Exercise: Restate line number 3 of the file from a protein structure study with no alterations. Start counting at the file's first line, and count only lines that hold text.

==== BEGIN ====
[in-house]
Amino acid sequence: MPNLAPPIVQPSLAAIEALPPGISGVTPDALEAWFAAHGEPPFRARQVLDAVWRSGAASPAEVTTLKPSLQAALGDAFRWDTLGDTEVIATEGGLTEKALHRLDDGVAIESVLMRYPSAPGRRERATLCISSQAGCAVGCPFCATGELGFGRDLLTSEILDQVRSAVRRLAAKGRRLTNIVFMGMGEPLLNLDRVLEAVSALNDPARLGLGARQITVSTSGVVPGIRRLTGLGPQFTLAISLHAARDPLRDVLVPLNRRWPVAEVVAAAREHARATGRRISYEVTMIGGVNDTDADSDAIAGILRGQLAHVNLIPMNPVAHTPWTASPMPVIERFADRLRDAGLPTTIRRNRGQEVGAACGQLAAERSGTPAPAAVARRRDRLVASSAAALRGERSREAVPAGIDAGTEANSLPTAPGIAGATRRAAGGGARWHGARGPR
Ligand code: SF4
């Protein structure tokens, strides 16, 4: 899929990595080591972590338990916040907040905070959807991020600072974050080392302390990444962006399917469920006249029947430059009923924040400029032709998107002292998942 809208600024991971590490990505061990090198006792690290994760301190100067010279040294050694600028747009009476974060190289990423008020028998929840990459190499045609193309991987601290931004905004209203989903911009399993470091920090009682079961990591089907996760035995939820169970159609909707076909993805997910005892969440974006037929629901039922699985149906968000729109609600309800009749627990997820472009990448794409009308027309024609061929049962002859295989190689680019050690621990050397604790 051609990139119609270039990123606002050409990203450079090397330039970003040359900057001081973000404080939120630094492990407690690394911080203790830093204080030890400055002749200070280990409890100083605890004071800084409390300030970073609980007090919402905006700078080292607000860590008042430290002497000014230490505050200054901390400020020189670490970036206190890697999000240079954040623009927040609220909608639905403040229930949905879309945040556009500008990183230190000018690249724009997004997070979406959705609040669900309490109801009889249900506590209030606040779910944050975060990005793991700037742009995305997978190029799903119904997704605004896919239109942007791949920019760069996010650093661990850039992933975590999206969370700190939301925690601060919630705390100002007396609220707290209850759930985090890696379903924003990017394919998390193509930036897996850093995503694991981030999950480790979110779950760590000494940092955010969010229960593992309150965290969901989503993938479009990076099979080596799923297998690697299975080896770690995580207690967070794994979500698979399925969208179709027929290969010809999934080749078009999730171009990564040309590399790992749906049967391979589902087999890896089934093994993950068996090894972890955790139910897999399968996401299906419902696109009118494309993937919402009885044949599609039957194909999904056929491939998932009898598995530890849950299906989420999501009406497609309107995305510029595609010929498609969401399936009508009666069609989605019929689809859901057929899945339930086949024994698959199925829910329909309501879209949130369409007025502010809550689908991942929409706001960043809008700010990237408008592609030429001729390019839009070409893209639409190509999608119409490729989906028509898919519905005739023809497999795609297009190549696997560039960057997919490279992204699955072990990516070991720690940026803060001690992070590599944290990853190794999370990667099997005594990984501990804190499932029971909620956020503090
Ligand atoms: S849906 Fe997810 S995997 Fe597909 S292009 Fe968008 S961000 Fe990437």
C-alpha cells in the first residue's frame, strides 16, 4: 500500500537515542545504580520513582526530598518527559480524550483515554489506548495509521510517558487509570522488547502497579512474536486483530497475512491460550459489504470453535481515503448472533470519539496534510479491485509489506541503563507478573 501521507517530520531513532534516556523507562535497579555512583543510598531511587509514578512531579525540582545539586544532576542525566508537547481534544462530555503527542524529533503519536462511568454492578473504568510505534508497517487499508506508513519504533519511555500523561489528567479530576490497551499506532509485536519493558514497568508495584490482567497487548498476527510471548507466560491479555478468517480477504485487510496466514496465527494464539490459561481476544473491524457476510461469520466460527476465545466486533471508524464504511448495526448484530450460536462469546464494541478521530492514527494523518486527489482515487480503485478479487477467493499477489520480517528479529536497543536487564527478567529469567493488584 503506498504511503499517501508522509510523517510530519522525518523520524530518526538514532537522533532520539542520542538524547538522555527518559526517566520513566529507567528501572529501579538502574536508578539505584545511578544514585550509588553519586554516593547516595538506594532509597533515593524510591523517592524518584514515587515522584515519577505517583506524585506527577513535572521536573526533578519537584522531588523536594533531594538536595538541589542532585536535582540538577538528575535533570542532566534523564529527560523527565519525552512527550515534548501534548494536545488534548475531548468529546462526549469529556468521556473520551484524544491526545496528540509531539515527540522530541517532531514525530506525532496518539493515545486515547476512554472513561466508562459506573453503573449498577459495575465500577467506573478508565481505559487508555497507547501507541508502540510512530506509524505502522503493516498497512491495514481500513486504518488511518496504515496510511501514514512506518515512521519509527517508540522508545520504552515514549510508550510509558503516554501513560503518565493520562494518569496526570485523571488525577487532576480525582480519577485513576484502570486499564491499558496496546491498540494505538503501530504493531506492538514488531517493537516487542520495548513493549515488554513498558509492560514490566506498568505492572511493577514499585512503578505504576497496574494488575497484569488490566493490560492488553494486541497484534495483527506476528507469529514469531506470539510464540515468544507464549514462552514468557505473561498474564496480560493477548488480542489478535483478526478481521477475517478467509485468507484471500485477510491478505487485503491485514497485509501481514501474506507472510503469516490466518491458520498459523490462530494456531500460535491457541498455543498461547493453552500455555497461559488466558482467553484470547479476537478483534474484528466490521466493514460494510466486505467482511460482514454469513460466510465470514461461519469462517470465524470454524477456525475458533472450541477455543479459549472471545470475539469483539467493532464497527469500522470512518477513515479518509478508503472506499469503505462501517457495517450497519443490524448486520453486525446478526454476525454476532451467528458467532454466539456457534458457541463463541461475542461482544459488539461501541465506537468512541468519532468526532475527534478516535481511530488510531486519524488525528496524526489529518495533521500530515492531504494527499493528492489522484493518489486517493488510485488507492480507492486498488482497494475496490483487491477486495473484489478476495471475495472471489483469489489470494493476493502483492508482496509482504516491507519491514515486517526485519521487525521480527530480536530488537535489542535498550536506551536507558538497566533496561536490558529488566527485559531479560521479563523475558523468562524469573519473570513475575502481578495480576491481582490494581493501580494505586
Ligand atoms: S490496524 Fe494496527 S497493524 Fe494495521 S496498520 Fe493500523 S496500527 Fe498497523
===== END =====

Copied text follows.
Ligand code: SF4